Music fans are putting a potential £1.3billion worth of downloaded tracks at risk by not protecting them with home insurance, research from Sainsbury's has found.
Brits have spent an estimated £1.3billion on downloading music, an average £85 per person, but only 24 per cent of home insurance policies offer cover for this type of purchase.
More than a third of the UK adult population owns downloaded music, bought from one of the growing number of retailers, such as iTunes and Amazon, and nearly a million people estimate that their downloaded music collection is worth in excess of £250.
Without sufficient home insurance, however, the loss or damage of computer equipment could render the digital music collection lost forever, and could leave music lovers without their tunes and out of pocket, Sainsbury's warns.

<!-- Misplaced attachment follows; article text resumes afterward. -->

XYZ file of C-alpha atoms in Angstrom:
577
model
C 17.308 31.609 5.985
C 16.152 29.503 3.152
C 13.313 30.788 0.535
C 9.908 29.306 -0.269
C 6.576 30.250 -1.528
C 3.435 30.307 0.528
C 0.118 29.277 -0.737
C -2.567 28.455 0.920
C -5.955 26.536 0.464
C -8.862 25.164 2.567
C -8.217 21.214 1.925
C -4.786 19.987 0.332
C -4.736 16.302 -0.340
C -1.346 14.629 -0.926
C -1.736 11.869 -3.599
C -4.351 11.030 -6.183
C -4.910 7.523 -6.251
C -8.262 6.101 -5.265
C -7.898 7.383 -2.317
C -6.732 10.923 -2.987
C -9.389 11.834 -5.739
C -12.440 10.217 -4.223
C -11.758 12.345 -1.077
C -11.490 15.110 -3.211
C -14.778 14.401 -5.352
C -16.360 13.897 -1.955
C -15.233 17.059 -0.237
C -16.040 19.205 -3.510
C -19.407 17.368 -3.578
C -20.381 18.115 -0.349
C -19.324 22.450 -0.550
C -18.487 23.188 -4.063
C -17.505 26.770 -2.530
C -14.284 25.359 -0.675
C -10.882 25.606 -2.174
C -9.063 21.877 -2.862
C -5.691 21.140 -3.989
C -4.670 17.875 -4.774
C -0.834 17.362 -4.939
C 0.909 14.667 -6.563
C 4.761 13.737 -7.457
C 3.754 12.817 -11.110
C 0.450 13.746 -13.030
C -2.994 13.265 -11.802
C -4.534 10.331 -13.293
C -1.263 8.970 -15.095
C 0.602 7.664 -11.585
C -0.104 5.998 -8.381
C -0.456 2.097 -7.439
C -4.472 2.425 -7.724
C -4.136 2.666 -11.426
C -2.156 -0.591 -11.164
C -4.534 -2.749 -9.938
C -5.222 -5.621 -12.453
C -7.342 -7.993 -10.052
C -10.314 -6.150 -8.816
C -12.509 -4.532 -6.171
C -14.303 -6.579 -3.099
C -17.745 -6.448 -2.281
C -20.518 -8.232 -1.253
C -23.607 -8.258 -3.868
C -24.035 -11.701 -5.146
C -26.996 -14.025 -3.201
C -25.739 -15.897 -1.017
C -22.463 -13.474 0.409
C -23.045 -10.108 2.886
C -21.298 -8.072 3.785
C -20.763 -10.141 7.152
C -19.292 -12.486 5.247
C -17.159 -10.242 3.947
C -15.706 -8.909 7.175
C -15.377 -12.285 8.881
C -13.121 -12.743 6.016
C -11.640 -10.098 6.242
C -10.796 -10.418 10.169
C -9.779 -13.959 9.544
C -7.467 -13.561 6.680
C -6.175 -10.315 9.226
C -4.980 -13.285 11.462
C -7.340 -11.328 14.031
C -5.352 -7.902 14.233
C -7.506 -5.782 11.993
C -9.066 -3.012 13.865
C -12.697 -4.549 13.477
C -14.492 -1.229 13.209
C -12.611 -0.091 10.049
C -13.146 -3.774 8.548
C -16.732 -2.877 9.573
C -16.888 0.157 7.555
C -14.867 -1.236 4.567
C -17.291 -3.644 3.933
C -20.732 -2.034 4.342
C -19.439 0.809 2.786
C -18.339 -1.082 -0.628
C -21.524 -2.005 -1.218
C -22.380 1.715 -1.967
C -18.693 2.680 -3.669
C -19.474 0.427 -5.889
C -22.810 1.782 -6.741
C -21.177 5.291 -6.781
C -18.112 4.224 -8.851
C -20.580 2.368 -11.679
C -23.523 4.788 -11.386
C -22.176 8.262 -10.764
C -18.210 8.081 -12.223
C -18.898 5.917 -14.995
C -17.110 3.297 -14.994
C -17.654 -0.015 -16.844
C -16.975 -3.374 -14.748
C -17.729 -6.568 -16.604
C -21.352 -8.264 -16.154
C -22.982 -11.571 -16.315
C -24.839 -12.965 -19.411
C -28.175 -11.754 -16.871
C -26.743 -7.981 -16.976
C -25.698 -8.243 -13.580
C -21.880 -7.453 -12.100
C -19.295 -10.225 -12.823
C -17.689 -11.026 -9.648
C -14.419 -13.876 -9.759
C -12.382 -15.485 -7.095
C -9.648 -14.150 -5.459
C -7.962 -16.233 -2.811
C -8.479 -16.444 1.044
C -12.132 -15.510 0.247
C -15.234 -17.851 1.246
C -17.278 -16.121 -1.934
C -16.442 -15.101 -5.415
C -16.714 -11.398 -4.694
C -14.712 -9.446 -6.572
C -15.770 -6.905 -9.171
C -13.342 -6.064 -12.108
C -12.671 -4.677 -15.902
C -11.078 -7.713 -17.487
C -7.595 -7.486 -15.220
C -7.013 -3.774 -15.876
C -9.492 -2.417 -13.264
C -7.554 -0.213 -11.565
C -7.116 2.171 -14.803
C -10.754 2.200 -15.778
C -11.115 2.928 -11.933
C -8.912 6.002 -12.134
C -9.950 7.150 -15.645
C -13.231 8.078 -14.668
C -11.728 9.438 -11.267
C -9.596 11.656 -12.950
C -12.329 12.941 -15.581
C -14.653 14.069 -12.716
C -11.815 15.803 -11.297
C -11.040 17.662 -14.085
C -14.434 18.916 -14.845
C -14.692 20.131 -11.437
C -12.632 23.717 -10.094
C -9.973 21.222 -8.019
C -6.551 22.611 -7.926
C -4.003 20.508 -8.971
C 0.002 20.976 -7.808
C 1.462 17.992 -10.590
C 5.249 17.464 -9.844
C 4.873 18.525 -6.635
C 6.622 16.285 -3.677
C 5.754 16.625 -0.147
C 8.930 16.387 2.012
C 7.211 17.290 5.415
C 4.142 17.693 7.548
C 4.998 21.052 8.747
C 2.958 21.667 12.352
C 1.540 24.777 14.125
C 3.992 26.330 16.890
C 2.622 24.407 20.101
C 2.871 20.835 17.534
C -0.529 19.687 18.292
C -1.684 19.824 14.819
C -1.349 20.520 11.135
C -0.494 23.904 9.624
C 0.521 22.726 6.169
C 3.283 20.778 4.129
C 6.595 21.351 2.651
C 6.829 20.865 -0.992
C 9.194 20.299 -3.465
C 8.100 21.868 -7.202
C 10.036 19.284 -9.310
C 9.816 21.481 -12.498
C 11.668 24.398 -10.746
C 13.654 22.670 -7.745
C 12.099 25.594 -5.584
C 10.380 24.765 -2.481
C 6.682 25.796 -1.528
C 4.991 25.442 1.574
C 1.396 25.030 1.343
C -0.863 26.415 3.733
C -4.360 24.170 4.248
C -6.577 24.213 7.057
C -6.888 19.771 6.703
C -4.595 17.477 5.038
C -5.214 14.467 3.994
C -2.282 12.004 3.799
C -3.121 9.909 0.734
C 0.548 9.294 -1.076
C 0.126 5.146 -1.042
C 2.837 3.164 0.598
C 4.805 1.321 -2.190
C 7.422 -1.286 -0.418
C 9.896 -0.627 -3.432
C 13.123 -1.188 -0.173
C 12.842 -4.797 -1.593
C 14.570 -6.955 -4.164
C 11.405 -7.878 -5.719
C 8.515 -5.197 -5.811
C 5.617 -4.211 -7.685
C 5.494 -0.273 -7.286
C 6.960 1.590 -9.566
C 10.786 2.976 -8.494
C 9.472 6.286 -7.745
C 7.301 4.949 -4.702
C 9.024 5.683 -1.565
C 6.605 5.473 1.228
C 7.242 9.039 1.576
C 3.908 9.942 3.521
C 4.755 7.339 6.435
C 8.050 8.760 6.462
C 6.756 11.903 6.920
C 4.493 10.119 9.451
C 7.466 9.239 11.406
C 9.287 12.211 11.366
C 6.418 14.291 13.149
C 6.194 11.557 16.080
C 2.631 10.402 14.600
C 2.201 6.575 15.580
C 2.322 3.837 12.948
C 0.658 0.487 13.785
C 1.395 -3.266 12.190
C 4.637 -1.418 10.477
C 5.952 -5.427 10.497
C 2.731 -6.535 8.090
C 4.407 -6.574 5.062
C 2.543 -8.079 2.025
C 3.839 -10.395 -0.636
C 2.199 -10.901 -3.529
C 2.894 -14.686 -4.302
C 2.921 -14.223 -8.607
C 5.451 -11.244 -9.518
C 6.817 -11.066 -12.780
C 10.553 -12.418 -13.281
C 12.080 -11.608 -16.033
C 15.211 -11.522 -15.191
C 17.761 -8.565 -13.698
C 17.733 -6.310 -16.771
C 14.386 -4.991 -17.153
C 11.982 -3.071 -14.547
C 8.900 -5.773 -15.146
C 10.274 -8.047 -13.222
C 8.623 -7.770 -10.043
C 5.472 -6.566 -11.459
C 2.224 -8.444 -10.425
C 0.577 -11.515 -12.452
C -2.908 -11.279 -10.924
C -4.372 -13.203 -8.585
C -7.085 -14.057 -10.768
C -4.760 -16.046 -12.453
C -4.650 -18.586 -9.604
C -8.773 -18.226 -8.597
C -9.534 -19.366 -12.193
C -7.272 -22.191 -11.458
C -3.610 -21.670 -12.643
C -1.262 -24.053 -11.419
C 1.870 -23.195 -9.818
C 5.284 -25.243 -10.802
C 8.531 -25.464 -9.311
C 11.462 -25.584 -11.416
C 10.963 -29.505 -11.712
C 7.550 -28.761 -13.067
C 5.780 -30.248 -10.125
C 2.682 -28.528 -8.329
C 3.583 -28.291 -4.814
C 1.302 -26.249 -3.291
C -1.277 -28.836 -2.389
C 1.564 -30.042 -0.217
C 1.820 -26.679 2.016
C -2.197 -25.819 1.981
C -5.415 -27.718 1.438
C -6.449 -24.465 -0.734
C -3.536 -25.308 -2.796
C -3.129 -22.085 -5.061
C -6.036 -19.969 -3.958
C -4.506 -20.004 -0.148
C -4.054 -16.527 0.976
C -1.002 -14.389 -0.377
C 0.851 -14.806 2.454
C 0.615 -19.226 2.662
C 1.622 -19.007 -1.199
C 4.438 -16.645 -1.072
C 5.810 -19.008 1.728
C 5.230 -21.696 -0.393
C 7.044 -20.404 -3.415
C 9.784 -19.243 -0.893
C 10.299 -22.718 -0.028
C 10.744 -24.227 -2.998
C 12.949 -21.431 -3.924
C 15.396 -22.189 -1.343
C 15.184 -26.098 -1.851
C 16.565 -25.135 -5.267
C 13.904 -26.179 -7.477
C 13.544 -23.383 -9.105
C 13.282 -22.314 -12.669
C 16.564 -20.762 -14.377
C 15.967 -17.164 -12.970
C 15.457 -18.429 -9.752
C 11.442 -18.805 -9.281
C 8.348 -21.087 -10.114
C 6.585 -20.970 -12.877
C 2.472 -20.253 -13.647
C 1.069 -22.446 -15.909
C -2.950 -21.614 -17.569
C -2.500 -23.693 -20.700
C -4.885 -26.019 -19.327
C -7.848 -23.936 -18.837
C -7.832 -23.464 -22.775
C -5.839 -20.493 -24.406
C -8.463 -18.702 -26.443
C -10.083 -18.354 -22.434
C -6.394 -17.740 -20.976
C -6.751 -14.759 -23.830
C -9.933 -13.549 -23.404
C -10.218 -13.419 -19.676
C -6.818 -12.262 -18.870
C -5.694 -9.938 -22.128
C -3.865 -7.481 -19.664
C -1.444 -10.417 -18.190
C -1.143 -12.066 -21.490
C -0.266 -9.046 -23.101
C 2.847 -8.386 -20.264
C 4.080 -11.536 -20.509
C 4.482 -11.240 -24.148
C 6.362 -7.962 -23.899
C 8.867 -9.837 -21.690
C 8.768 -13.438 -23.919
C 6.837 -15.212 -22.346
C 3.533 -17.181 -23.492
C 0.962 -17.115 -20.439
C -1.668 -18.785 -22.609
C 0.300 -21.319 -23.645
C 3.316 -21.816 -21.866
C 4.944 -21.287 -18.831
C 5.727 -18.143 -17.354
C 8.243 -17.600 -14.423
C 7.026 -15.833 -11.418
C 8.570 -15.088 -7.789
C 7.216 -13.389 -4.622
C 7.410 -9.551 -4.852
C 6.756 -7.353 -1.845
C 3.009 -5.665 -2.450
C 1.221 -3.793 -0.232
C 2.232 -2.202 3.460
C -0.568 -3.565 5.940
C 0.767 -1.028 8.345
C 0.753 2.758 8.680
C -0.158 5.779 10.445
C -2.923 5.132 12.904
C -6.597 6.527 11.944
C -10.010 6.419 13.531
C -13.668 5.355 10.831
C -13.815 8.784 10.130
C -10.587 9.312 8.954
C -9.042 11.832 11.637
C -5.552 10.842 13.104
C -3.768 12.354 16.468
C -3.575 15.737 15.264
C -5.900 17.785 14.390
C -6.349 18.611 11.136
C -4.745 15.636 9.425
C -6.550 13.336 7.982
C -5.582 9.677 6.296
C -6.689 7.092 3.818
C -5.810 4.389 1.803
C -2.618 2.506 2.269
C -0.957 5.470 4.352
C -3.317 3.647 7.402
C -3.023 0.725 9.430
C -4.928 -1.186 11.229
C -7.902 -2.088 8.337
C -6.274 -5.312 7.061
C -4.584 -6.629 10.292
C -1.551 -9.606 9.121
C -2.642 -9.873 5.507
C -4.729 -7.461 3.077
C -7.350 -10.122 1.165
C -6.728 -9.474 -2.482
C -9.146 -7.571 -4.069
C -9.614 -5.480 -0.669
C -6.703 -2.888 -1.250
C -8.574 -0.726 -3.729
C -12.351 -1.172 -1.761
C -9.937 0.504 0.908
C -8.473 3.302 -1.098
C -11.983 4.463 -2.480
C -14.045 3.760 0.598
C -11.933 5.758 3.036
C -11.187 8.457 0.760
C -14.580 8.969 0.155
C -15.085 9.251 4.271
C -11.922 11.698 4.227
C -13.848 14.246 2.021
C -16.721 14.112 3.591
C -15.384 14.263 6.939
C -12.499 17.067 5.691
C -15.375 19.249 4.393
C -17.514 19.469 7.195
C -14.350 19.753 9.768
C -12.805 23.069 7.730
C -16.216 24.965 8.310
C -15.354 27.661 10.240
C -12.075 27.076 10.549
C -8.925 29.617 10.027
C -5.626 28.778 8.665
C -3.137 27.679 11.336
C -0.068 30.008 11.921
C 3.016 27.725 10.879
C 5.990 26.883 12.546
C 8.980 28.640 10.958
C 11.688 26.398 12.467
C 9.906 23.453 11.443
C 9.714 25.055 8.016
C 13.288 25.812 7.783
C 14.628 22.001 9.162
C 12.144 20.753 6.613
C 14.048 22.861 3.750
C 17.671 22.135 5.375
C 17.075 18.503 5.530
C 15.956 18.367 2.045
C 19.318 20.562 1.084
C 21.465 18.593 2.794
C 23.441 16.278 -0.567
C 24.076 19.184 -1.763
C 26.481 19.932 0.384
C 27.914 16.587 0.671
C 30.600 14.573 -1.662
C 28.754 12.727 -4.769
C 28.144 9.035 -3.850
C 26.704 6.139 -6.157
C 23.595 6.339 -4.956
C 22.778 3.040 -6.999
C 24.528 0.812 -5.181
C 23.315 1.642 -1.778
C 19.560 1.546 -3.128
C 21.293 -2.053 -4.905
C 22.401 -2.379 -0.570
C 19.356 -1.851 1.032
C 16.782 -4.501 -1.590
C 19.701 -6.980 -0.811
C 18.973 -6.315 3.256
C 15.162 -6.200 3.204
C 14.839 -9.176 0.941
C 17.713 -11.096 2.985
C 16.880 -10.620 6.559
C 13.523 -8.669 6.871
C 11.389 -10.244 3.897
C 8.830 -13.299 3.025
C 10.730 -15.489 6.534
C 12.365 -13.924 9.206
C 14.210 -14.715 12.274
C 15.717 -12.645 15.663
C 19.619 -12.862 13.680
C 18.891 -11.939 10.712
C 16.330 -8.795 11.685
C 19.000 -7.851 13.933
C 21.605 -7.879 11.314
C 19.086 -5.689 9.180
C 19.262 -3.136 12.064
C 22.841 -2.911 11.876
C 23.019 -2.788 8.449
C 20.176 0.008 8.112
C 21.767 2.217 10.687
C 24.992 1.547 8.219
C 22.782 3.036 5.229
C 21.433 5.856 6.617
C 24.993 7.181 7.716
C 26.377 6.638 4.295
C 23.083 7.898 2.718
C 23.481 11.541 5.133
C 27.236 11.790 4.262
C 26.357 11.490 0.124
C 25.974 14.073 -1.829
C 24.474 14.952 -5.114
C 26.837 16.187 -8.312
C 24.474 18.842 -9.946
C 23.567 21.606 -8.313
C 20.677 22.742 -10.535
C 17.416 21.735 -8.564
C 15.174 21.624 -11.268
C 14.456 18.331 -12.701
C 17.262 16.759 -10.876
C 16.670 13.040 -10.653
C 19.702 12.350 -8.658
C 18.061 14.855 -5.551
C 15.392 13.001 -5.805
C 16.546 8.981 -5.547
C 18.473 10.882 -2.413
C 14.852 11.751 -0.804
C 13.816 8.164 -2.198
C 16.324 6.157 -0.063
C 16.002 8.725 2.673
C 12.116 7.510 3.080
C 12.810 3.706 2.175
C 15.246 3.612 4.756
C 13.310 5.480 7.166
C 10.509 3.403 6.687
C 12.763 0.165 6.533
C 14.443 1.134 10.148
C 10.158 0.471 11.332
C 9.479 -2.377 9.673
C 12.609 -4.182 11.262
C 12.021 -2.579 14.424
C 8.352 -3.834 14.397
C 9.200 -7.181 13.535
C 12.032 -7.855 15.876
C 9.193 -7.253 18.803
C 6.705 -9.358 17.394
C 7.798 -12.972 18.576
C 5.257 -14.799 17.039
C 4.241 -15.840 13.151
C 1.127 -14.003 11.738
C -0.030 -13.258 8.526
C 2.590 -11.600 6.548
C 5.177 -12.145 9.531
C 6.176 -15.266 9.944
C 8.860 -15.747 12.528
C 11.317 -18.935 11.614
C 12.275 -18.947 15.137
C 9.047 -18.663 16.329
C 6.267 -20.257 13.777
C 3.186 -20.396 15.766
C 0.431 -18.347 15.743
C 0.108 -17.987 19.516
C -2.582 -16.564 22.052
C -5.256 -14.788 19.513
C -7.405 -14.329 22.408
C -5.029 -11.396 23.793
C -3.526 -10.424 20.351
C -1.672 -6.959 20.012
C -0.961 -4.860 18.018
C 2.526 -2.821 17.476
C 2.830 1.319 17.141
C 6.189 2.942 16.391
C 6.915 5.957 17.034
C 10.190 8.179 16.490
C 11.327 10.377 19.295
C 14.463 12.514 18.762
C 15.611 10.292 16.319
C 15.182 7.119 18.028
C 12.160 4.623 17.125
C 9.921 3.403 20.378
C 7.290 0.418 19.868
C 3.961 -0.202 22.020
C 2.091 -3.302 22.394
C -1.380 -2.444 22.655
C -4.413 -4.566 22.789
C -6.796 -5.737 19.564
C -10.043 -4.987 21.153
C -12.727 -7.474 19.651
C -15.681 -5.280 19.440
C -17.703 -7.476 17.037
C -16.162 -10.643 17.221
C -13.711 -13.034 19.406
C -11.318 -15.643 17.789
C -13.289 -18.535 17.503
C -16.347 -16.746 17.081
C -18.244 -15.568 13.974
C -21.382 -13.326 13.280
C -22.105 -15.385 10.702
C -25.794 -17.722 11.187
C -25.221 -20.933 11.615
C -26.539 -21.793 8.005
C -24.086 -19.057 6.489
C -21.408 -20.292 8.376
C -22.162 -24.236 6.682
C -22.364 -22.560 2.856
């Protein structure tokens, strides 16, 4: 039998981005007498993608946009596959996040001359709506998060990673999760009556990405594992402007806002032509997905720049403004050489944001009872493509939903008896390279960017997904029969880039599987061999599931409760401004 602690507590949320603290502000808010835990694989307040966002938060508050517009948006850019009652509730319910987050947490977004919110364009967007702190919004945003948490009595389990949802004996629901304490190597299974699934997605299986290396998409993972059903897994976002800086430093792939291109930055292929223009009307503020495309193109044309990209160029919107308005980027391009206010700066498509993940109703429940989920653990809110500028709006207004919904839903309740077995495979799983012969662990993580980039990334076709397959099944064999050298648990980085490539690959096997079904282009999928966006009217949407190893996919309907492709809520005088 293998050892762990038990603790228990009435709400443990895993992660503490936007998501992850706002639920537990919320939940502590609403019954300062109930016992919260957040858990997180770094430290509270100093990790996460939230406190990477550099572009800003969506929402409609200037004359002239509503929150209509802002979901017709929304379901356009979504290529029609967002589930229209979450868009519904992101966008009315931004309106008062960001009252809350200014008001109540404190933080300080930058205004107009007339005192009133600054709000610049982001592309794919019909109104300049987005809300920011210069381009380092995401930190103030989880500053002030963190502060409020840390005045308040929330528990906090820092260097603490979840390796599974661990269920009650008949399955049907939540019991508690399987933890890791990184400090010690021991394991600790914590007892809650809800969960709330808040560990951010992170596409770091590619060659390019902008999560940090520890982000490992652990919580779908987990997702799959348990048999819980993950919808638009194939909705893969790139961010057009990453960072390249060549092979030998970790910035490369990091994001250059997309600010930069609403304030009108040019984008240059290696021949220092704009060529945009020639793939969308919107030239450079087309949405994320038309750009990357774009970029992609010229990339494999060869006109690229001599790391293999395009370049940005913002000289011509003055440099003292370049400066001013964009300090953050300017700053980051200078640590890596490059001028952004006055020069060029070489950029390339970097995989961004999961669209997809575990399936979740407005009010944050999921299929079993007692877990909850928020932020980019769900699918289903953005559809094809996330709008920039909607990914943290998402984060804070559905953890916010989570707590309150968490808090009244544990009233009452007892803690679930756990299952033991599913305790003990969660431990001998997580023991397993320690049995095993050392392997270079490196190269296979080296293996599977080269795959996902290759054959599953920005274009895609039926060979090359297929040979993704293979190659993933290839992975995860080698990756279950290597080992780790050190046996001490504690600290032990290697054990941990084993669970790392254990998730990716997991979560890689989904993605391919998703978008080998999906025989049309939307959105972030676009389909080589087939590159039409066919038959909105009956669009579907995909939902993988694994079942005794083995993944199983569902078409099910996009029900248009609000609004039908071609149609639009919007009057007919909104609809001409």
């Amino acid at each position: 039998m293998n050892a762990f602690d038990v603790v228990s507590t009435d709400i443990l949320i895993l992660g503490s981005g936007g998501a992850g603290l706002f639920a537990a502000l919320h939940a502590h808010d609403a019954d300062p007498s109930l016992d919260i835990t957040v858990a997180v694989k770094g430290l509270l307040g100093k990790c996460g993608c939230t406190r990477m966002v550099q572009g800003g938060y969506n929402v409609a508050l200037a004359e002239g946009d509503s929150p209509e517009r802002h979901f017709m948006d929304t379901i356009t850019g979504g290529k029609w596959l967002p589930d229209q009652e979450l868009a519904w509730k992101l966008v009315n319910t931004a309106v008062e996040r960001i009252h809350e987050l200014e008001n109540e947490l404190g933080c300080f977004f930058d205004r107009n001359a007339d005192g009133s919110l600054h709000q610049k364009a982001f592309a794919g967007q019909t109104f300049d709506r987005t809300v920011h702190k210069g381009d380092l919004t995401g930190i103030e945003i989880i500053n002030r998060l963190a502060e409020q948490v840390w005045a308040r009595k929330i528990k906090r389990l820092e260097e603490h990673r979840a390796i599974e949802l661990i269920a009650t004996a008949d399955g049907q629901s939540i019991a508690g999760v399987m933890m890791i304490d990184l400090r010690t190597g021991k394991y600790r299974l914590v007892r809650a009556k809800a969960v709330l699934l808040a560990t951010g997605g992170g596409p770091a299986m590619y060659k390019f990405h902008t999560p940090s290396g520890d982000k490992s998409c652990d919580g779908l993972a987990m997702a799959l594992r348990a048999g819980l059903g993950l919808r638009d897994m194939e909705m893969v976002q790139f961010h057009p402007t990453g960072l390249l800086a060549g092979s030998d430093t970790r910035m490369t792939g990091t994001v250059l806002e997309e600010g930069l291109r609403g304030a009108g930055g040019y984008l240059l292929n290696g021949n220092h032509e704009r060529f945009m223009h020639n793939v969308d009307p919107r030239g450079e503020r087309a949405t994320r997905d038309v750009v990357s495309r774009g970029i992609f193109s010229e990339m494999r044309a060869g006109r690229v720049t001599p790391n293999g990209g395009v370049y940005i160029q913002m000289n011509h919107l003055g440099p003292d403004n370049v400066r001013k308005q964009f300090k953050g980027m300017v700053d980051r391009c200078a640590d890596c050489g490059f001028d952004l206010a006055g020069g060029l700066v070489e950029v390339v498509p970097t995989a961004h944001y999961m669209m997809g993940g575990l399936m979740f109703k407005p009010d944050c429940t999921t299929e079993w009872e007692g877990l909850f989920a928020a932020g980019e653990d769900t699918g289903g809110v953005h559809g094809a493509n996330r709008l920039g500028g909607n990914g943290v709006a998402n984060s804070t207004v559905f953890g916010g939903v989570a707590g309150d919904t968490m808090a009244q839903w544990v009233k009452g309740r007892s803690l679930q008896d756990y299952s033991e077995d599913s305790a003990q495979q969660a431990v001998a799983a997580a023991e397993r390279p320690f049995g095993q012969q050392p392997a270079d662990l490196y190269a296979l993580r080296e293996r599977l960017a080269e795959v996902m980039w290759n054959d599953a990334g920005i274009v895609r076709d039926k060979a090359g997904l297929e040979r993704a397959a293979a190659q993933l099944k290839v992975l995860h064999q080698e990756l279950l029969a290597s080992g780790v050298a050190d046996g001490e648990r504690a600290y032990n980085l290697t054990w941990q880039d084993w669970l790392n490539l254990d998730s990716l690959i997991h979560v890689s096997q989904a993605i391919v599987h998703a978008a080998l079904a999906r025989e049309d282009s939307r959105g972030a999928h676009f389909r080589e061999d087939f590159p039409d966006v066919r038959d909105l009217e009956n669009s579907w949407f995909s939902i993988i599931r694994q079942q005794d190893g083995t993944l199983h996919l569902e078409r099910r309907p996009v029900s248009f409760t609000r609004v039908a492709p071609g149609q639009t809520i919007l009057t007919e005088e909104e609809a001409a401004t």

More than half of digital downloaders have no idea whether or not they would be covered in the instance that their music collection was lost, while just five per cent are certain that they would be covered, nearly a quarter are relatively certain that they would not be insured.
Ben Tyte, manager of Sainsbury's home insurance, explains that many music owners might assume they will be covered. Some digital music providers offer purchase receipts, which could be used to make a home insurance claim, but those without the correct home insurance would not have this option.
Mr Tyte recommends that downloaders check their home insurance policy to see if they are covered, and to back up their music collection on another computer as a precaution.
"Downloading music has taken off in recent years, but many home insurance policies are lagging behind in terms of covering people for their purchases," he said.
© Fair Investment Company Ltd